I dated a woman from USC, a psychologist in fact. She was smokin’ hot, with Killer bronzed legs and calves that “popped”, when she wore smokin six inch heels. I took her to Farmers Market and watched guys walk into walls as they scoped out her righteous gams! Totally fried my brain stem, watching her walk, swaying that million dollar butt and tossing those curly black locks around, turned me to stone man! Anyhow, she posted some red hot pics on the net, from her i-phone, and believe me, did she get a lot of feedback! One shot has her covered in cocoa butter in her orange bikini, soaking up the rays in Fort Lauderdale, with yours truly. Guess what I am the lucky dude who got to coat her in oil from her gorgeous head to her sweet, sexy little pedicured toes. VAROOOOOM!

  6. buddhaislaughing says:

    The Culture of “selfie”, is an outgrowth of narcissism…a launching pag into “malignant self-love”. Today’s society is saturated with the notion, that “we all” need to be beautiful, valued, admired, and even a source of primary narcissism, for those not as attractive, smart, or wealthy. Alfred Adler called it, when he developed the notion of “stratification” in our society… people become depressed due to the realization their neighbor has more money, a prettier wife, a more prestigious vocation, etc. etc. I worked with a woman, quite stunning in fact, who had a picture of herself on her i-phone, nude, freshly shaved and bronzed, with a sausage betwixt her legs! This was a big-time status symbol for her, to reveal her wanton self to men, in fact, she delighted in making men jealous of her, as she displayed herself opened up, and being lustfully ravaged! A buddy of mine couldn’t stop talking about this phone shot, it poisoned his mind, and left a very unhealthy, indelible impression in his head. His hang-up was jealousy, he wanted her, wanted her desperately… I couldn’t care less, and this really burned her up…when I would talk to other women during Karaoke, she would smolder, steam was seen pouring out of her ears. She didn’t “really” desire me, but she was bitter because “I” spurned her, and was completely apathetic who she “boffed” and plastered on her i-phone. The wheel turned, I was in command.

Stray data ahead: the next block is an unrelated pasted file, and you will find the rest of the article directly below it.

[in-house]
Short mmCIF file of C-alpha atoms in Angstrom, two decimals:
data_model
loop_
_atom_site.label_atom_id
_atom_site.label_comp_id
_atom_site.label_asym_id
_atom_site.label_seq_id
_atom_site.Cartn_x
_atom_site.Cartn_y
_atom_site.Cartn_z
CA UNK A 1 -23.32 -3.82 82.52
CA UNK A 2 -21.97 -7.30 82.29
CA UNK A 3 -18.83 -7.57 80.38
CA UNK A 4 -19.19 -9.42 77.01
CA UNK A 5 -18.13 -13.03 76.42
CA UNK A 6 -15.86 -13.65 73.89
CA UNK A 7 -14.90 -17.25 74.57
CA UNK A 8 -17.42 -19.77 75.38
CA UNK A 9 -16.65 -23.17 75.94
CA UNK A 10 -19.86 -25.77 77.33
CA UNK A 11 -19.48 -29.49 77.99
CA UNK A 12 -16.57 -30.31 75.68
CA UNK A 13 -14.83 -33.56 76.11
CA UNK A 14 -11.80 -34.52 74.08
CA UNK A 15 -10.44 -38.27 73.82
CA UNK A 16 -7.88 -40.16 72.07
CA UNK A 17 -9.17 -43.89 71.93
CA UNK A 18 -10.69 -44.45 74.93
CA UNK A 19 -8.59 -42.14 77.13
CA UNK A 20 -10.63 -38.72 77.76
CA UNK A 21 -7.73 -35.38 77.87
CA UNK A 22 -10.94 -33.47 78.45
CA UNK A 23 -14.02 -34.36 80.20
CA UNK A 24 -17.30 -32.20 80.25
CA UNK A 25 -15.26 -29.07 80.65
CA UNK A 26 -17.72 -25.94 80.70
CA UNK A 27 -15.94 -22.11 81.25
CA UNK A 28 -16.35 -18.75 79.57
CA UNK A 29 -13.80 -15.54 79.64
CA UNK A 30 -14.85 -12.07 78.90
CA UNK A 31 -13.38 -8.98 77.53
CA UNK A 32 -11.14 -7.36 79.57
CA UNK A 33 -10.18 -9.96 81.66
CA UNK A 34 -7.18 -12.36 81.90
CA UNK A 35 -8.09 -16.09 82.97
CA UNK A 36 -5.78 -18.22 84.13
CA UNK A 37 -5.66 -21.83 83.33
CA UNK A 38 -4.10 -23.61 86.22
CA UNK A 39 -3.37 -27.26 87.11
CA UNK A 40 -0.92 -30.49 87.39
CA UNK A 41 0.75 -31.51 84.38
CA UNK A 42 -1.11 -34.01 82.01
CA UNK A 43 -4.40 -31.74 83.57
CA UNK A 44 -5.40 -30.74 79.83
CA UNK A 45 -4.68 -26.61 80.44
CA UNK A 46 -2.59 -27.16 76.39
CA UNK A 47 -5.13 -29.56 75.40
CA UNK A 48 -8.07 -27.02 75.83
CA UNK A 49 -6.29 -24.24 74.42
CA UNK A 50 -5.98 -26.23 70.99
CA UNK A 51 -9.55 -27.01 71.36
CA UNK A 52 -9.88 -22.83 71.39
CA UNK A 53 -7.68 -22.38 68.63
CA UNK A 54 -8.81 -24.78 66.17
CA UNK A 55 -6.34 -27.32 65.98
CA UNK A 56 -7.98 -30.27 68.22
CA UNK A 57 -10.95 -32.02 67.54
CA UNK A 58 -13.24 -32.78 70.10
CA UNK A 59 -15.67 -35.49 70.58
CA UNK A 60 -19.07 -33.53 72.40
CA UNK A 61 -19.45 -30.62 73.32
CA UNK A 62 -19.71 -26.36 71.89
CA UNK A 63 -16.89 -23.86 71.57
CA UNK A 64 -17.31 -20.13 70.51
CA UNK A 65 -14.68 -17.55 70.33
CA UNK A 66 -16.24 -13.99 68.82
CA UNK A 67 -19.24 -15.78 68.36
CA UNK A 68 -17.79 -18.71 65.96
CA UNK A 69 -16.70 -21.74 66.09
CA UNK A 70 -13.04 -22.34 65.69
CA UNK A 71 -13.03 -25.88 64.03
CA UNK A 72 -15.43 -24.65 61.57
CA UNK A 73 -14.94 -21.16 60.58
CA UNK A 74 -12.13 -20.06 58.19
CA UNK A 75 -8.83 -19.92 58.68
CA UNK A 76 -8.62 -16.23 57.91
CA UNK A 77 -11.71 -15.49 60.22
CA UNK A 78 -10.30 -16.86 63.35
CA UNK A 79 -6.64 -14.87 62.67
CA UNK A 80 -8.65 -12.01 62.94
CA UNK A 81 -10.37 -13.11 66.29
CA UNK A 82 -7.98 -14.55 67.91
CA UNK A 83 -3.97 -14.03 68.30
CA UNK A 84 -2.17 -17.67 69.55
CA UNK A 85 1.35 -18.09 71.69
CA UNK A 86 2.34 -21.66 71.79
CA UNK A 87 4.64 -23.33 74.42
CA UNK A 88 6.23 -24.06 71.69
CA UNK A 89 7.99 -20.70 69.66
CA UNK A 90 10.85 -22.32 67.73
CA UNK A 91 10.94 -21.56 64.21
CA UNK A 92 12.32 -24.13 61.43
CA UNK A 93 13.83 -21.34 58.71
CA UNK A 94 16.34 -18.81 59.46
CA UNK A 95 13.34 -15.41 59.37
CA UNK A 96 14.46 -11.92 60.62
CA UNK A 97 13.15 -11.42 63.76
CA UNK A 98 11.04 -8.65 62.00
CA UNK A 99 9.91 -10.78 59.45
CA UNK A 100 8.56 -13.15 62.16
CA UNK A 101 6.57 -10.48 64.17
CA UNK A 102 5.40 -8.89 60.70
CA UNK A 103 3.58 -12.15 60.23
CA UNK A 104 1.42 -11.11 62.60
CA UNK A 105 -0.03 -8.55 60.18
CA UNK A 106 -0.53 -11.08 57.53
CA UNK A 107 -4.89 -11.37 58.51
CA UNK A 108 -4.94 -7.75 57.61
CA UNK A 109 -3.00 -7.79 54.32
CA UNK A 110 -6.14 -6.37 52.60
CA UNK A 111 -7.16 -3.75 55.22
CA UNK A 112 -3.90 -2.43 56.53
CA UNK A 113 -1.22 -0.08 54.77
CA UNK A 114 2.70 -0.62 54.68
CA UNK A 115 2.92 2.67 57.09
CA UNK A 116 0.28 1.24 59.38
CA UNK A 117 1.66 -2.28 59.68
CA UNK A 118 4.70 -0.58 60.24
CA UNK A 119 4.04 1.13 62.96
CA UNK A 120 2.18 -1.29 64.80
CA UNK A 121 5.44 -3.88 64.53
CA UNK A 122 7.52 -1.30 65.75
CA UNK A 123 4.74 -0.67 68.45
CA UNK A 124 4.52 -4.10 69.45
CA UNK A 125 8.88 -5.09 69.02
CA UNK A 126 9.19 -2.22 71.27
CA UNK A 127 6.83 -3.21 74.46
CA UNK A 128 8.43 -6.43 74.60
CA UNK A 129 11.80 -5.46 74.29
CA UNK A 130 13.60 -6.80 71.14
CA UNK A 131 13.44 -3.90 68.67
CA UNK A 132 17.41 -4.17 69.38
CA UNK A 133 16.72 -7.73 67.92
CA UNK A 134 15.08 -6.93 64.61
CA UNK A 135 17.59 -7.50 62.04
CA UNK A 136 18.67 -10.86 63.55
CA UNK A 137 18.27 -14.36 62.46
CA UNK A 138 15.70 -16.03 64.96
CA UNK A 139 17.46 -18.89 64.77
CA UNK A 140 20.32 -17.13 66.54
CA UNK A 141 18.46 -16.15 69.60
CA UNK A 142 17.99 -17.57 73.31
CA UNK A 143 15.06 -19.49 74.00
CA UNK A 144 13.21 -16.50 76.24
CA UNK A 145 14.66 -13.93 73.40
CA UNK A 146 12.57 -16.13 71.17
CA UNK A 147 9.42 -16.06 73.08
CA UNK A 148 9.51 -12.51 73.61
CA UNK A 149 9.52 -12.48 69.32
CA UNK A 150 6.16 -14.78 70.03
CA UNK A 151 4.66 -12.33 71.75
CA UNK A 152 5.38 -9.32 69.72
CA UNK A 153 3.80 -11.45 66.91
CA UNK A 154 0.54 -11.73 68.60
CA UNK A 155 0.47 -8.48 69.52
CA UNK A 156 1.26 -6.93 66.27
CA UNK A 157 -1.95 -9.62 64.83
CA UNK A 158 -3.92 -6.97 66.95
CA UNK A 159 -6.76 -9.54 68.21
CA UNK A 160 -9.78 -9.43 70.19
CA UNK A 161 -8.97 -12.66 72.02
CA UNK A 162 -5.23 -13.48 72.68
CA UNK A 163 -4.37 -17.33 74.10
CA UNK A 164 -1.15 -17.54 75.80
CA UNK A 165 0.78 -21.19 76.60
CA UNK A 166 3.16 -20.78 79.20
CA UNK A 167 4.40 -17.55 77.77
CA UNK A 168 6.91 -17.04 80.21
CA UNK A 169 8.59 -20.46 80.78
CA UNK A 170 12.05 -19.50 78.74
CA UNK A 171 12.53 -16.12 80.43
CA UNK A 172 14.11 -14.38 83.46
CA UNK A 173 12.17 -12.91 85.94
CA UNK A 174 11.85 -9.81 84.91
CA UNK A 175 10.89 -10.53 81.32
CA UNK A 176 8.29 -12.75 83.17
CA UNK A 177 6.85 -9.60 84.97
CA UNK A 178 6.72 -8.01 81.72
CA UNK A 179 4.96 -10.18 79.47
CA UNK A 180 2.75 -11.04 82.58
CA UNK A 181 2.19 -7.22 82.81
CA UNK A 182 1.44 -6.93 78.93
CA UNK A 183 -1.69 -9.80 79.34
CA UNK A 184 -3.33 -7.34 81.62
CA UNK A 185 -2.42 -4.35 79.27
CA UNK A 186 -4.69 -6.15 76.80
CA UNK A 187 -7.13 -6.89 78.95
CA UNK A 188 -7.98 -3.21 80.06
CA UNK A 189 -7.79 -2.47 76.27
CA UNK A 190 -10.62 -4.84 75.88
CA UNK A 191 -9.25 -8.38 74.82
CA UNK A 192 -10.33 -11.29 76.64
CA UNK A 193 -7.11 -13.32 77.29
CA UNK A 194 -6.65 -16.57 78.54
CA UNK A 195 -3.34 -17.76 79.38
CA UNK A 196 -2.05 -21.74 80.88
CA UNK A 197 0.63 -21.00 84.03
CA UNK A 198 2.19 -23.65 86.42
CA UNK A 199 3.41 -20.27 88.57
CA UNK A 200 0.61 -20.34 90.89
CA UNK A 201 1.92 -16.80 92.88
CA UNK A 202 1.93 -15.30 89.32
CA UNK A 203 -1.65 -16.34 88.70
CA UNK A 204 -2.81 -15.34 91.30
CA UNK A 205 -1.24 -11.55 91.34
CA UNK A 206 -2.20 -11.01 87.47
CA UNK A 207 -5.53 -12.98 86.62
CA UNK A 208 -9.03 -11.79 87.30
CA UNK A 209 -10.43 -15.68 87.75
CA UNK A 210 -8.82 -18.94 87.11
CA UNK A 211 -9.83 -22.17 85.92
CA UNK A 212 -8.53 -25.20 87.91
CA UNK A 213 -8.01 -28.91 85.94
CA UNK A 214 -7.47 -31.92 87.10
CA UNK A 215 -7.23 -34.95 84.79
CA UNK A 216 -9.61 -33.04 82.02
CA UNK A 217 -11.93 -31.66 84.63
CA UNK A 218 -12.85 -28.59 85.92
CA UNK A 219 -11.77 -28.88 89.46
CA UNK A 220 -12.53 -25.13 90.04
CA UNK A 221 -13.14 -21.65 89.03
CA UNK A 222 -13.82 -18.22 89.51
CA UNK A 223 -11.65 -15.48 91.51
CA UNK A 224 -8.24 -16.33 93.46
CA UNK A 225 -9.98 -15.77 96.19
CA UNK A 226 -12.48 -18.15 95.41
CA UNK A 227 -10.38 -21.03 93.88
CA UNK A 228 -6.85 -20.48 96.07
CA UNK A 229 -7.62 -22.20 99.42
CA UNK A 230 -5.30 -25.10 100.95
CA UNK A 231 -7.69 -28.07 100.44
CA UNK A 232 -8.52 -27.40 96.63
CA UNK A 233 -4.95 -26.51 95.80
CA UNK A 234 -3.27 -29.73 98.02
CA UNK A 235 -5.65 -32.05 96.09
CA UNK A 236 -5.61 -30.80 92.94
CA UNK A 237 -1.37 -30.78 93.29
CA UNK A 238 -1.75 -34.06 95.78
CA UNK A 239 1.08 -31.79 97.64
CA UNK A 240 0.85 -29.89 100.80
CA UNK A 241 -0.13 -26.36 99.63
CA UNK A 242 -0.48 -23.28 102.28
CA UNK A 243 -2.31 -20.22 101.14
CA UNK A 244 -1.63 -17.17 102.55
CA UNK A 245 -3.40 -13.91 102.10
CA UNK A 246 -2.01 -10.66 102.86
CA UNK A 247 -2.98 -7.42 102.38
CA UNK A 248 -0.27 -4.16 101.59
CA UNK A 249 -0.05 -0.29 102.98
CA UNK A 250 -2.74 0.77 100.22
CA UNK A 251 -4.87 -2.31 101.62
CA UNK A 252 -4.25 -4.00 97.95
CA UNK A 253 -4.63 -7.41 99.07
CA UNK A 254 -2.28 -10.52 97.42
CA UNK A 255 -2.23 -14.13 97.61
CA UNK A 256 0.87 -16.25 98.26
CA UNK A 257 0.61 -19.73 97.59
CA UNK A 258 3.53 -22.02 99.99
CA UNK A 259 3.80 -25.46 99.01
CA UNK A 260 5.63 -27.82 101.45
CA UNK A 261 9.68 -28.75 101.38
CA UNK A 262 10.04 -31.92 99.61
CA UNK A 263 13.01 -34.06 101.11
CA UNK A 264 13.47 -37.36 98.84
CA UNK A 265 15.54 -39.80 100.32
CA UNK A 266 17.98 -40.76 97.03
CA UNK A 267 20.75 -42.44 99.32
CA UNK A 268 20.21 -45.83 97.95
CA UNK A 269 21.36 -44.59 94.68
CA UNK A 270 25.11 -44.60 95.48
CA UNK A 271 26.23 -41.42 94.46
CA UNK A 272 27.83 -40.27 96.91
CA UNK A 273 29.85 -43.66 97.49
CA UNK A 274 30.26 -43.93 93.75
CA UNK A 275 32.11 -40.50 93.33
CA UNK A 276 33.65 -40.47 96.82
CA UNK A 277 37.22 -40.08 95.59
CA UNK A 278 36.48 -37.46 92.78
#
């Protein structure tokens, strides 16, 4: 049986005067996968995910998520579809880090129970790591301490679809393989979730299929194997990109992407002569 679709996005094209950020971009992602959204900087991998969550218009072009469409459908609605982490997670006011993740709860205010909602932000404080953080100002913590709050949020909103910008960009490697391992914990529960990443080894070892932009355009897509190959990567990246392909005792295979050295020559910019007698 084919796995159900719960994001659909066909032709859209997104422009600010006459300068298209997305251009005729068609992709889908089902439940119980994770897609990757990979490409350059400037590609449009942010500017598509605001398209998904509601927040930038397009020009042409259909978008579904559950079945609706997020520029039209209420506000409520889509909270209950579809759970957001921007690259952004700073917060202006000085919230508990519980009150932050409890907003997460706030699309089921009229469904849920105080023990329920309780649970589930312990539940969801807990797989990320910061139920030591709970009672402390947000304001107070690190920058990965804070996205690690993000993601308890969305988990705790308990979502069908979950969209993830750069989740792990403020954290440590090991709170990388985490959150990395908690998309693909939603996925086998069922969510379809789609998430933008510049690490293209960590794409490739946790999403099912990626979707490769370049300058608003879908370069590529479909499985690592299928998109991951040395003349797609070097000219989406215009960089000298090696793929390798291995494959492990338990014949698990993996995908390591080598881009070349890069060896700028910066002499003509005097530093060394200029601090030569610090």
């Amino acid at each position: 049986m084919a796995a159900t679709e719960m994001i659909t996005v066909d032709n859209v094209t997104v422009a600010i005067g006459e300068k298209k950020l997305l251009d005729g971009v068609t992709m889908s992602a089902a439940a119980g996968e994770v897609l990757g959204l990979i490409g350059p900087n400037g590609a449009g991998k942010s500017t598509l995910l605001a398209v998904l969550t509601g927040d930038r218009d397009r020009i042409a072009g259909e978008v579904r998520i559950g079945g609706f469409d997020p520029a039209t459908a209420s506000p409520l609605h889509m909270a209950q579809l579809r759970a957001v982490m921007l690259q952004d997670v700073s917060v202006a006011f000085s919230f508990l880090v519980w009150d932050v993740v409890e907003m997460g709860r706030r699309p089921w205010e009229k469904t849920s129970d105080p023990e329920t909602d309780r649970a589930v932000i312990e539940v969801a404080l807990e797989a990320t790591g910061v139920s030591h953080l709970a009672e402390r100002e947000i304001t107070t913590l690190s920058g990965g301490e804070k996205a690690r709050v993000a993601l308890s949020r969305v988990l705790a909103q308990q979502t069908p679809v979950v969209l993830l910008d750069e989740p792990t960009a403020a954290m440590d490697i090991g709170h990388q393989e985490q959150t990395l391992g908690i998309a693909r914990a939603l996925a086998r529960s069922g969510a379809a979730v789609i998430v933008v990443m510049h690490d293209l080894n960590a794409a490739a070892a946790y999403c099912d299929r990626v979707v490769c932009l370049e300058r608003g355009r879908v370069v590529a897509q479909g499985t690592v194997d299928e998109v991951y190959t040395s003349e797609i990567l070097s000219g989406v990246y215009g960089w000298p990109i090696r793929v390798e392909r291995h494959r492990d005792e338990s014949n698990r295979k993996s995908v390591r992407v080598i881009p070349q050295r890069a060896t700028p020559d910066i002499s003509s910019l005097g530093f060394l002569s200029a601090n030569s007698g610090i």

7. Rick says: